The basic idea is that we did not evolve language and reasoning because they helped us to find truth; we evolved these skills because they were useful to their bearers, and among their greatest benefits were reputation management and manipulation. (Emphasis added)
And this, I think is a key point: our psychologies are about use, not truth.
Haidt's article is fairly lengthy, as are the responses to it by David Sloan Wilson, Michael Sherman, Sam Harris, PZ Myers and Marc Hauser. So, this posting is an entirely too brief summary of what that discussion is all about.
Much of that discussion focuses on the much weaker part of Haidt's paper, where he tries to apply his empirical conclusions to the 'New Atheism'.
I'll simply direct you to the responses by Myers and Harris on that topic.
But I also think that Haidt's efforts to link religiosity to the current effort by some people to rehabilitate 'group selection' are unconvincing.
Hauser makes a very good point about this:
This is bad evolutionary reasoning, and the kind of speculation that ultimately led Gould and Lewontin to have a field day with loose just-so stories. But there is more. Just because there is variation doesn’t mean it will be selected. It has to be heritable variation. One has to show that the belief systems are genetically passed on in some way, or one has to argue for cultural selection, which is an entirely different affair, at least at the level of mechanism and timing of change. I don’t see any evidence that the observed variation in beliefs is heritable in a genetic sense. (Emphasis added)
Neither do I, and there are other problems with group selection in the sense that Wilson and others seem to be trying to revive. This is not a new spat: Geoff made some good observations about another Dawkins-Wilson tiff on a similar topic last year.
(Hauser's point about heritability is also germane, of course, to Gregory Clark's recent speculations about the genetic basis of capitalism. I commented here, here, and here.)
It seems clear to me that while Haidt is right to point out the benefits that might accrue to those who are well integrated into their communities, he is mistaking those benefits as being purely religious in nature. (This is partly what Myers rebukes him for.)
Moreover (and this comes out in Sam Harris's response), Haidt seems to be basing his view of religion largely (or maybe even exclusively, as far as his empirical evidence goes) on the relatively contained, civilised, reformed -- in short, tamed -- version that you find in some parts of the modern world and not the less cheerful versions of it so common in much of the past and present.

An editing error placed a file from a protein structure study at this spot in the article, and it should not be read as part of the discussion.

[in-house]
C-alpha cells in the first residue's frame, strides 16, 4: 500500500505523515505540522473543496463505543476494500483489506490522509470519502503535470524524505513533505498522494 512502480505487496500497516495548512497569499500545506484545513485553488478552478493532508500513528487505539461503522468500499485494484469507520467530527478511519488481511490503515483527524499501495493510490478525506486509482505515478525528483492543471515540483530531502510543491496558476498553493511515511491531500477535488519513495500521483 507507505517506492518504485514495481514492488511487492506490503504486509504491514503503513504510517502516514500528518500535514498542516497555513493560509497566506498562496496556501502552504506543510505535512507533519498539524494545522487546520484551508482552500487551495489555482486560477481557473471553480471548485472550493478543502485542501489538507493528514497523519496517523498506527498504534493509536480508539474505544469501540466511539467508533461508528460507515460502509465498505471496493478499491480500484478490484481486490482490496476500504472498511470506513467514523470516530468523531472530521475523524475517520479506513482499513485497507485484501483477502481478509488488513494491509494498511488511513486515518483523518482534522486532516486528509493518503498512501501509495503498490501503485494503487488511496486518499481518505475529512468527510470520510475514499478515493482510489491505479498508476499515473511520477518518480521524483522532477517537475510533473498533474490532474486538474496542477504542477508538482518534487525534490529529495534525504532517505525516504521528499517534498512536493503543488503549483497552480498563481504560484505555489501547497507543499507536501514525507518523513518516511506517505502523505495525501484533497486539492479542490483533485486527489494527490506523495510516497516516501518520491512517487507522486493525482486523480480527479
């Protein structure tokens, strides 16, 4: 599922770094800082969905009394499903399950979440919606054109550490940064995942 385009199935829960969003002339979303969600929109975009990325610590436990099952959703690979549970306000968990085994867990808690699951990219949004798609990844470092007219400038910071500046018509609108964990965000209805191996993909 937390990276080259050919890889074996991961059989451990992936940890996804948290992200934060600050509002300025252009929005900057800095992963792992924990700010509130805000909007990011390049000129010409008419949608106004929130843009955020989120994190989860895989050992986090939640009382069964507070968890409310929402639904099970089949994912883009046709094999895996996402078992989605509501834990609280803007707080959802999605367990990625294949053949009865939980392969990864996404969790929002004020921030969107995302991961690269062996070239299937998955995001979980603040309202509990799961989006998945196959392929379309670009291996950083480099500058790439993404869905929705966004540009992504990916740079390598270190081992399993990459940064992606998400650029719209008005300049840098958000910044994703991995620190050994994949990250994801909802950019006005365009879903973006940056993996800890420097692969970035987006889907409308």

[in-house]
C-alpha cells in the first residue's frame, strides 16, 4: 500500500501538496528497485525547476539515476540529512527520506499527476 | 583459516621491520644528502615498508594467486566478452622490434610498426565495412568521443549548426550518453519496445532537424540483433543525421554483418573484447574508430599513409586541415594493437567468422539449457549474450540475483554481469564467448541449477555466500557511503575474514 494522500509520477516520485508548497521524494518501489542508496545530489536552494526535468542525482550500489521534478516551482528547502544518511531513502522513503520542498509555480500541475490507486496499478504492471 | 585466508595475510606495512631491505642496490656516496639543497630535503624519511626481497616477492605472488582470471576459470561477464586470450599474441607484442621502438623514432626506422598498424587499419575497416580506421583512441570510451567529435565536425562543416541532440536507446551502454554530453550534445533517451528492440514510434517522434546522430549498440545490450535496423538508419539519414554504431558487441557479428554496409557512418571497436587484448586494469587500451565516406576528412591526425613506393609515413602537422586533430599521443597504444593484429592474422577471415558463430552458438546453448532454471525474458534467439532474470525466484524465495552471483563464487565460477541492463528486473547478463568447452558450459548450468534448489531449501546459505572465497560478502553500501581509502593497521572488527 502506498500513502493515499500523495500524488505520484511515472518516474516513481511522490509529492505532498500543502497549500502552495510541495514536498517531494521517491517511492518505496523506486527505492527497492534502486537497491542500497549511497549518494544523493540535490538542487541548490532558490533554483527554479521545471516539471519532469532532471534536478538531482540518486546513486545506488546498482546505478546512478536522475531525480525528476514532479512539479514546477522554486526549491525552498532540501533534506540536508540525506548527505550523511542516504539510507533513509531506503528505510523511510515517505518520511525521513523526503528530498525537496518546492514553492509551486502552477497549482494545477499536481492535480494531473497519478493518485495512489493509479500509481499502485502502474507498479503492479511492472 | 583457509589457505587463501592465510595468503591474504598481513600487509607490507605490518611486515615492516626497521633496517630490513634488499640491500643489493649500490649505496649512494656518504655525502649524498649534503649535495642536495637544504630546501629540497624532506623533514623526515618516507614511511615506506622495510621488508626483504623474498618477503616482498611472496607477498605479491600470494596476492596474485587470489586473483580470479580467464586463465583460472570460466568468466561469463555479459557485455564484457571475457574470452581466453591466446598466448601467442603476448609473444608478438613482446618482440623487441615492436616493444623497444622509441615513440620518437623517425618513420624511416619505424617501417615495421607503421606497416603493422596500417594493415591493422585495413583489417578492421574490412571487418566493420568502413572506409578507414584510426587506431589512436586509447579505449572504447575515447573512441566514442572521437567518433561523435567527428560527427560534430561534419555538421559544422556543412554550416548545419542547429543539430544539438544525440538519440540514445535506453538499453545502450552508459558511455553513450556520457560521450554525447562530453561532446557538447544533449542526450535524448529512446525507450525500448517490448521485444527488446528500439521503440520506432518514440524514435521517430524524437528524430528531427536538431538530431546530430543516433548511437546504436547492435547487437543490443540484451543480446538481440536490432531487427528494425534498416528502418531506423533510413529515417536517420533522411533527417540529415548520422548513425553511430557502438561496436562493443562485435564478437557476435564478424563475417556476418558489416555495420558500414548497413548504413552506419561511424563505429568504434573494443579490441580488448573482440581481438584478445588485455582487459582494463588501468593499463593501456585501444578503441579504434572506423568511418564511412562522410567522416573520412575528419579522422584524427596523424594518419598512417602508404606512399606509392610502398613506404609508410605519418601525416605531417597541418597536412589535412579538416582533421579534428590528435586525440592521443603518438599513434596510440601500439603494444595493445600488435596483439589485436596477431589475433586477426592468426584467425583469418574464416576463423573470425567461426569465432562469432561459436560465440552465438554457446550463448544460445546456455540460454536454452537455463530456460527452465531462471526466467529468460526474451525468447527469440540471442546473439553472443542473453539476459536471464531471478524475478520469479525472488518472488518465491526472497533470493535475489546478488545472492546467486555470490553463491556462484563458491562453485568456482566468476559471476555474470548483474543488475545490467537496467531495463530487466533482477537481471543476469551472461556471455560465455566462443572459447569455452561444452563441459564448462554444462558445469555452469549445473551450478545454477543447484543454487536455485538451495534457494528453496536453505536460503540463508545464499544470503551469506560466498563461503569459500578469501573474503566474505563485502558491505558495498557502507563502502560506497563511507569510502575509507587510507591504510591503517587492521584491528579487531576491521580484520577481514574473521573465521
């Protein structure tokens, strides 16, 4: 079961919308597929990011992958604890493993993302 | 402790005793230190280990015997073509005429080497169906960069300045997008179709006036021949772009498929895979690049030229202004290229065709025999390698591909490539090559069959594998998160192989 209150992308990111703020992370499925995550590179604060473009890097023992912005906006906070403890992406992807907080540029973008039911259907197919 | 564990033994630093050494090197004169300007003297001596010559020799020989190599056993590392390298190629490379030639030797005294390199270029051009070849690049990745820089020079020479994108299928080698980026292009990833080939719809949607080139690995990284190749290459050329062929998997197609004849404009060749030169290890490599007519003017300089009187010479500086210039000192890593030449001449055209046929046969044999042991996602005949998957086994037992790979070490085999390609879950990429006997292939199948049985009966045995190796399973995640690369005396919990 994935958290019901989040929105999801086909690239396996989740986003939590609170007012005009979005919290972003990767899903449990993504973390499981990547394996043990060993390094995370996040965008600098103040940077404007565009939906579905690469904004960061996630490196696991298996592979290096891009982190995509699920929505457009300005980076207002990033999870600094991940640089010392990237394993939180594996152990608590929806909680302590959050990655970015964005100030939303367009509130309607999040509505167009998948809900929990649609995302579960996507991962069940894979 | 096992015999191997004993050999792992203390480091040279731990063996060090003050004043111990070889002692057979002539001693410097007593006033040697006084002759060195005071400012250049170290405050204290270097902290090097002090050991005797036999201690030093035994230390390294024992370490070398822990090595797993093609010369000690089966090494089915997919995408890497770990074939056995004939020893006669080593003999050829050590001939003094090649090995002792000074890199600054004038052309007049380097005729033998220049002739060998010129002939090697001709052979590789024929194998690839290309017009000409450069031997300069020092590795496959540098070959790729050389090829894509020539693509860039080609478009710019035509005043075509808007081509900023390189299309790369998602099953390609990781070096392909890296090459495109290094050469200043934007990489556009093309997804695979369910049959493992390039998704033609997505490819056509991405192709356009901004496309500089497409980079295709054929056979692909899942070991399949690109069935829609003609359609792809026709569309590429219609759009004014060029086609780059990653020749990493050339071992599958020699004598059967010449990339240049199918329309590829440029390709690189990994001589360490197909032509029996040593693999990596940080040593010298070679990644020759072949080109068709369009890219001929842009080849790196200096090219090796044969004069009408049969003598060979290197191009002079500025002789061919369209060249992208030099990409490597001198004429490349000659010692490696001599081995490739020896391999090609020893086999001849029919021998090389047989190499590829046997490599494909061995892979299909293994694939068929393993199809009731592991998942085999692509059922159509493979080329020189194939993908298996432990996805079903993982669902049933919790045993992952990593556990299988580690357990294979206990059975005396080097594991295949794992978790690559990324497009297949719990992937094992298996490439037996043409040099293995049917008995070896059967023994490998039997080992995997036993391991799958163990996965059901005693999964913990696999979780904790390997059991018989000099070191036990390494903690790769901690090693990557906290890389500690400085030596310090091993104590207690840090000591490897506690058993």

Finally, I think the issue of 'benefit' (are religious people 'happier') is a different -- and far less interesting -- one than that of 'truth' (do gods exist). It's mainly the latter question that the recent best-selling atheist authors have confronted; however, even on the issue of the former one, Haidt's view of religion seems oddly one-sided.
Anyway, the topic of intuitive judgements seems difficult to escape these days.
Just this morning I ran across Momus using Malcolm Gladwell's book Blink to think about the great deal of information we can gain from the briefest of impressions:
Gladwell calls this "thin-slicing" and explains that "as human beings we are capable of making sense of situations based on the thinnest slice of experience". This might sound lazy, but there's something rather elegant -- and sometimes startlingly acute -- about it. "In a psychological experiment, normal people given fifteen minutes to examine a student's college dormitory can describe the subject's personality more accurately than his or her own friends." It's why I always scribble down my first impressions of a new city within minutes of arriving. It's not just that first impressions are lasting, they're also some of the most penetrating thin-slices you'll ever get. "Reality", said Willem de Kooning, "is a slipping glimpse".
And our minds present us a view of that reality (in most cases) that is useful rather than truthful.
Finally: Some digging around has brought up a couple of very interesting-looking articles on this topic by John Bargh -- whom Haidt mentions -- that I've not managed to read yet: 'The Unbearable Automaticity of Being' (pdf) and 'What Have We Been Priming All these Years?' (pdf).
What all of these insights mean for topics of interest at this blog -- namely, the study of history and literature -- is a challenging question.
Last year, in 'The Limits of Culture?', I at least tried to make a start on thinking about how evolutionary psychology might be integrated into historical studies with regard to the topic of violence. (The article, by the way, is FREE for download. I mention this only because articles in most academic journals are not...and also because, as Elizabeth Kolbert points out in the opening paragraphs of her New Yorker article, the word 'free' has a profound affect on the human psyche. I'm trying to start a stampede... Also note: occasionally, the IngentaConnect site seems to pitch a fit and either never load or tell you that the content is not there. It is. Just keep trying. Or get in touch if you can't.)
Responses to the article can be found here and here; my response to the responses here. Access to these latter bits, however, will require either that you be affiliated with some kind of institution that subscribes to such online content or that you cough up some bucks first. Sorry. As in so many things, as the man said, TANSTAAFL.
Ain't it the truth.